I just got back from eight days in Hawaii, so I’ve got paradise on my mind (and Mai Tais, and sunsets, and fresh white pineapple bought from hippies on the north side of the island, and sea turtles…). Yes, I was on vacation, staying in a stunningly gorgeous condo resort on the Kohala Coast of the Big Island, specifically the Kolea at Waikoloa Beach Resort.
Thanks to the best business partner in the history of real estate, I was able to turn off my phone, my email, and my brain and just relax. But real estate addict that I am, I found myself intrigued by the state of the condo market at my home away from home.
A quick search on the address told me that the condo we rented is worth approximately $468,600 today after being sold in 2006 for $1,110,000. Looks like our little slice of paradise has dropped about 57% from its last sale price. (A couple of notes here: I don’t have any way to confirm the last sale price, which is sourced to public records, and I have no idea if Zillow’s value estimates are any better in Hawaii than they are here — and they’re pretty crummy here. So these numbers could be off by a little or a lot, but the point is that prices have dropped quite a bit in the last few years.)
A little more online searching led me to an article about short sales starting at Kolea and a neighboring luxury property, Hali’i Kai, in 2009. By 2010 prices had started to inch back up at these properties, according to the same agent/author of the previous article.
All of this got me thinking about that market compared to the market that I know — San Francisco. Granted, there’s no completely comparable complex here. San Francisco is pretty amazing, but there’s nowhere to see sea turtles like this one a few steps from your front door:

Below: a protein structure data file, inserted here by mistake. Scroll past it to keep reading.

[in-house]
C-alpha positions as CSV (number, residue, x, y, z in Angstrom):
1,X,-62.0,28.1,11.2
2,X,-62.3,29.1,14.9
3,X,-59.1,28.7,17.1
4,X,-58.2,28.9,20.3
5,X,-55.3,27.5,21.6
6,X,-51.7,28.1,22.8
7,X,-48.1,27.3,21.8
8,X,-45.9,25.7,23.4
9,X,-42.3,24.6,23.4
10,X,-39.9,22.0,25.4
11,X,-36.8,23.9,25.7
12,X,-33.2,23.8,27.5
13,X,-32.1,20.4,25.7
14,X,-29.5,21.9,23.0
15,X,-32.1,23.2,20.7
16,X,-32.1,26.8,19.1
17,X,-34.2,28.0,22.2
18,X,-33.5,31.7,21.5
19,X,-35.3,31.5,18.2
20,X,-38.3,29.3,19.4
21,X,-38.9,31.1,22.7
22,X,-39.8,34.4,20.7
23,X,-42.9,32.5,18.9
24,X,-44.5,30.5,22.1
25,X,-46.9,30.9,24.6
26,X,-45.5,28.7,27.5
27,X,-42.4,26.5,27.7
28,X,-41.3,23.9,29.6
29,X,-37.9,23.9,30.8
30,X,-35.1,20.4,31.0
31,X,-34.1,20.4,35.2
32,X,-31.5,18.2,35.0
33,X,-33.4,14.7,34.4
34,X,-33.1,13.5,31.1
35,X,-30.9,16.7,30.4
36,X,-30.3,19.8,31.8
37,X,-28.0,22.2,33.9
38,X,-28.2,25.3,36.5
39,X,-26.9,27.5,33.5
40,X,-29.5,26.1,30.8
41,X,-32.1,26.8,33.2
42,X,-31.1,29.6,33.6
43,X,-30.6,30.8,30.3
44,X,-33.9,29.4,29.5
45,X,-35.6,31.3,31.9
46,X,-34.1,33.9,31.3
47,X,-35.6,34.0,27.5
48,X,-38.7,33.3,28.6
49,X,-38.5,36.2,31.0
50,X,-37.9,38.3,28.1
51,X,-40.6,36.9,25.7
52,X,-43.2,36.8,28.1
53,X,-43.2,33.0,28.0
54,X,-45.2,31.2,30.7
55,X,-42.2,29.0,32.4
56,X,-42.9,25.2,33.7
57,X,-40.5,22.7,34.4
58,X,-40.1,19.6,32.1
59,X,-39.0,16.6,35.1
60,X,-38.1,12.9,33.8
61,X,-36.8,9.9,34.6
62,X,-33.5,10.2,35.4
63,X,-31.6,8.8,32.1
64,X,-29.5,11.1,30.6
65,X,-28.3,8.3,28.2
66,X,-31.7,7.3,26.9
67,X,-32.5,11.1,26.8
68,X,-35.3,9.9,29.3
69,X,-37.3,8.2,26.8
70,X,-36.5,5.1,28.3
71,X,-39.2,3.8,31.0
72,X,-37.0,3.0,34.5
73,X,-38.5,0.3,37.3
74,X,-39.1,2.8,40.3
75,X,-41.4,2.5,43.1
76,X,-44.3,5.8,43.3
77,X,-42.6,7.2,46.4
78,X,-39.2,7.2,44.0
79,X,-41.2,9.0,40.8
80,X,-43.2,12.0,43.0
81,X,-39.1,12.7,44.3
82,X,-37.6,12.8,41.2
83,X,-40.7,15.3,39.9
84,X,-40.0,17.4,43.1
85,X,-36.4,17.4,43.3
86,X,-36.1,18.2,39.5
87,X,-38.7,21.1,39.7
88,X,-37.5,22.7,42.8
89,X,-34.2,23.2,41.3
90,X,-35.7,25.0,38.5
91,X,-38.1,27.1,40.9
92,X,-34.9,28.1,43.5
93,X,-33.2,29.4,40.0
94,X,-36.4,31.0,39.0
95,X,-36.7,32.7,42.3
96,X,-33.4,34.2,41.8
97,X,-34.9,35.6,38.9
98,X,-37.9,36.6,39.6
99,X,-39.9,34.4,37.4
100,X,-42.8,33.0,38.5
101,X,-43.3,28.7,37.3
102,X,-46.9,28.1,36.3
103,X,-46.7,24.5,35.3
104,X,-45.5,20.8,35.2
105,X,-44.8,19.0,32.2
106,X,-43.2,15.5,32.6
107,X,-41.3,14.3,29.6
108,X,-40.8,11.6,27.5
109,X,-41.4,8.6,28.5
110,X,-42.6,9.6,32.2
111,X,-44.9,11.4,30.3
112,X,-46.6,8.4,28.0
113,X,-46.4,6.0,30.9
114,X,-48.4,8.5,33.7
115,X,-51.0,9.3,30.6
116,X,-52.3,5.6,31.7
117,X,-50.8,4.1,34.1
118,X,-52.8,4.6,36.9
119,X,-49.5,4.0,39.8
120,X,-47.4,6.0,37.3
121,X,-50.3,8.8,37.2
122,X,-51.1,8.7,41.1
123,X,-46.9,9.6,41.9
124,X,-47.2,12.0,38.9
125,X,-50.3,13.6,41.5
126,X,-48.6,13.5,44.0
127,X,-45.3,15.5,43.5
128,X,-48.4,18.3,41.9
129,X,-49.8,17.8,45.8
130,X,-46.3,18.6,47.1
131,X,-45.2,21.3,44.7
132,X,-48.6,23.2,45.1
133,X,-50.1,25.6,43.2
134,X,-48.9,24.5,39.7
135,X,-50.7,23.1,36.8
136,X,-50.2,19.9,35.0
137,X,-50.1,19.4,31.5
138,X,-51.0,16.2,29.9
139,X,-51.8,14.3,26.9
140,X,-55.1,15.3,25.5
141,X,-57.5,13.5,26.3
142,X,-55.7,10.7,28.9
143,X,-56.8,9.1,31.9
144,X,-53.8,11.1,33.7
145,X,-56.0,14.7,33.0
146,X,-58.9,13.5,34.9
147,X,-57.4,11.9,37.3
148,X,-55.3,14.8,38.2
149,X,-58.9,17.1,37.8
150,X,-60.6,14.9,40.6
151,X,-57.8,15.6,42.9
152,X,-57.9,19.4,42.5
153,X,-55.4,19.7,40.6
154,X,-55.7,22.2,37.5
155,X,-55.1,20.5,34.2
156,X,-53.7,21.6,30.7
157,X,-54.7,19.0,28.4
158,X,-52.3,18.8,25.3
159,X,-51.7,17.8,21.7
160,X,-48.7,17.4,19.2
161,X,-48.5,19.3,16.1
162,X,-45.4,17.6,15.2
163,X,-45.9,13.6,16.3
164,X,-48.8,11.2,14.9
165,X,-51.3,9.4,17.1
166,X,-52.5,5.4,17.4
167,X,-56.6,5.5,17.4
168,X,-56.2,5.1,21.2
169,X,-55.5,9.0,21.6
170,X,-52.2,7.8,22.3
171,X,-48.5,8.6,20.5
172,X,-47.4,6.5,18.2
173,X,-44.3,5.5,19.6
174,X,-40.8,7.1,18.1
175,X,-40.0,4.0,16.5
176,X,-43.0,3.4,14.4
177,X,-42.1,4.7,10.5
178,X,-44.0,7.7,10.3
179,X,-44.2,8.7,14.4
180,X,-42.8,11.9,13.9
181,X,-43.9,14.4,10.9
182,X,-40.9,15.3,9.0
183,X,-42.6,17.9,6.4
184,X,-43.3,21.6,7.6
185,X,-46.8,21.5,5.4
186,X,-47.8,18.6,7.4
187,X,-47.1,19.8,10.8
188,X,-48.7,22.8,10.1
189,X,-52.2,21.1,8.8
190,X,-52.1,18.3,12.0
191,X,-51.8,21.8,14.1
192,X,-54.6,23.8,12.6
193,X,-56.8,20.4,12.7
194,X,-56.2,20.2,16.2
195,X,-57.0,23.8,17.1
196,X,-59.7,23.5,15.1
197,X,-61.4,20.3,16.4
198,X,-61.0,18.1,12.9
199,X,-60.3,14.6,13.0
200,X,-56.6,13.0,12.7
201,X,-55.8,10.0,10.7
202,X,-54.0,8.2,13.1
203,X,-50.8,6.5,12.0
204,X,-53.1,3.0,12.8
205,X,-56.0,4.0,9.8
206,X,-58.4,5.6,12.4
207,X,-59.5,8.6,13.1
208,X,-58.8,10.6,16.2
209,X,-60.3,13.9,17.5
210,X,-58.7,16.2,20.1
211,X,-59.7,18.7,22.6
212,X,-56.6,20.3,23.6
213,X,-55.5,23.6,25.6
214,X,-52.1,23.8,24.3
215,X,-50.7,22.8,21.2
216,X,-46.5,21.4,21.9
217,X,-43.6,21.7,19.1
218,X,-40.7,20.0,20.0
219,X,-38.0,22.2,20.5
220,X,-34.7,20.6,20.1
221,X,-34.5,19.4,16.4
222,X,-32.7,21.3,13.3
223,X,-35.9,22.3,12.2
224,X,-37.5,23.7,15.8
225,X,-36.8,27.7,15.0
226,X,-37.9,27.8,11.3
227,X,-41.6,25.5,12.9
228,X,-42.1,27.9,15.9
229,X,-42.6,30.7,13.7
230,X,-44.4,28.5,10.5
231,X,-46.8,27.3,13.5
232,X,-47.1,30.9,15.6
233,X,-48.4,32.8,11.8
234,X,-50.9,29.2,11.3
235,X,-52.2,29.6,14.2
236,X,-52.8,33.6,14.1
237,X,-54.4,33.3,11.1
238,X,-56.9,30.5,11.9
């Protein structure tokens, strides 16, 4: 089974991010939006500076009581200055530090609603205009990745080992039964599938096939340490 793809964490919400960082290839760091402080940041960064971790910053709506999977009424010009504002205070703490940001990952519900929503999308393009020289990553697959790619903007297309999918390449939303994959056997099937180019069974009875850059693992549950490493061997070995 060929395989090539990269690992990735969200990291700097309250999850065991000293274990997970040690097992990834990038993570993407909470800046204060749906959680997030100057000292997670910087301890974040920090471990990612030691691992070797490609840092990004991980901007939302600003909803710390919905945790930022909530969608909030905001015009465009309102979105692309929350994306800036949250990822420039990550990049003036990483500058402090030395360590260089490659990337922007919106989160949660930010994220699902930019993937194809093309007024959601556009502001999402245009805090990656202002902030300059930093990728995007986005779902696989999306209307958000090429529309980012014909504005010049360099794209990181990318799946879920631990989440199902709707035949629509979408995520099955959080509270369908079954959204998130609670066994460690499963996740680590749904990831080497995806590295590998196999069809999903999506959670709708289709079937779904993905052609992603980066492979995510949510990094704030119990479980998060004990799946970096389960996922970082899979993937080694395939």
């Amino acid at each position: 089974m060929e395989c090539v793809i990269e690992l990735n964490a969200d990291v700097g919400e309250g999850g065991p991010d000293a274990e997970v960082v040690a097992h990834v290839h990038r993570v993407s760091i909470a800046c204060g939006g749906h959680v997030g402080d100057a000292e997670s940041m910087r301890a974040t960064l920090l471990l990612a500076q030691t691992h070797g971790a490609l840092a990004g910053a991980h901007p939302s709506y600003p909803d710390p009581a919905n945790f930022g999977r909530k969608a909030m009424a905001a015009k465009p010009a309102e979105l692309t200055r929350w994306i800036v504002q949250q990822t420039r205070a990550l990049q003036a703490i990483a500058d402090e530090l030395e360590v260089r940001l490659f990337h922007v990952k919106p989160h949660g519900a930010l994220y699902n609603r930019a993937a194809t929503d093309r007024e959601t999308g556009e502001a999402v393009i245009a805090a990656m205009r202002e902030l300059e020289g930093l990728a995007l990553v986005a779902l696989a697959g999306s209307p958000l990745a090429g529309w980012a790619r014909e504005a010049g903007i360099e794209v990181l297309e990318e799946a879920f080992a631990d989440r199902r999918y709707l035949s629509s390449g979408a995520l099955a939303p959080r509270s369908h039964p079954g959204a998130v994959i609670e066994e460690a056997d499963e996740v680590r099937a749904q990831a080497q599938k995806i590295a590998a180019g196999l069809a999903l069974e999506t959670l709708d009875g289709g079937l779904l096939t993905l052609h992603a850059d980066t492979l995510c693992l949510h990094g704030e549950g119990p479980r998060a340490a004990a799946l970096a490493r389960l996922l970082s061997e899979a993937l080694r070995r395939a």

And while some buildings here in San Francisco have swimming pools, there isn’t one a few feet from the Pacific Ocean like this one at Kolea:
It’s hard to complain about our sunsets here in San Francisco, but just for comparison’s sake, here’s what it looks like when the sun goes down over the Pacific 2,500 miles west of home.
Just for fun, a combo of two of my favorite Hawaiian experiences, turtles and sunsets:
I decided to compare sales at the Brannan of two bedroom condos in 2006 and in the last year (July 1, 2010 to today) to see if a similar luxury building had fared better or worse in San Francisco. In 2006, the average list price of a two-bedroom condo at the Brannan was $1,374,286 ($1,003/square foot) and the average sale price was $1,348,048 ($984/square foot). In the most recent 12 month period, the average list price was $1,068,025 ($823/square foot) and the average sale price was $1,030,139 ($793/square foot). Clearly, prices have taken a whack at the Brannan, too — about 23% — but not anywhere near as substantial a whack as the Kolea.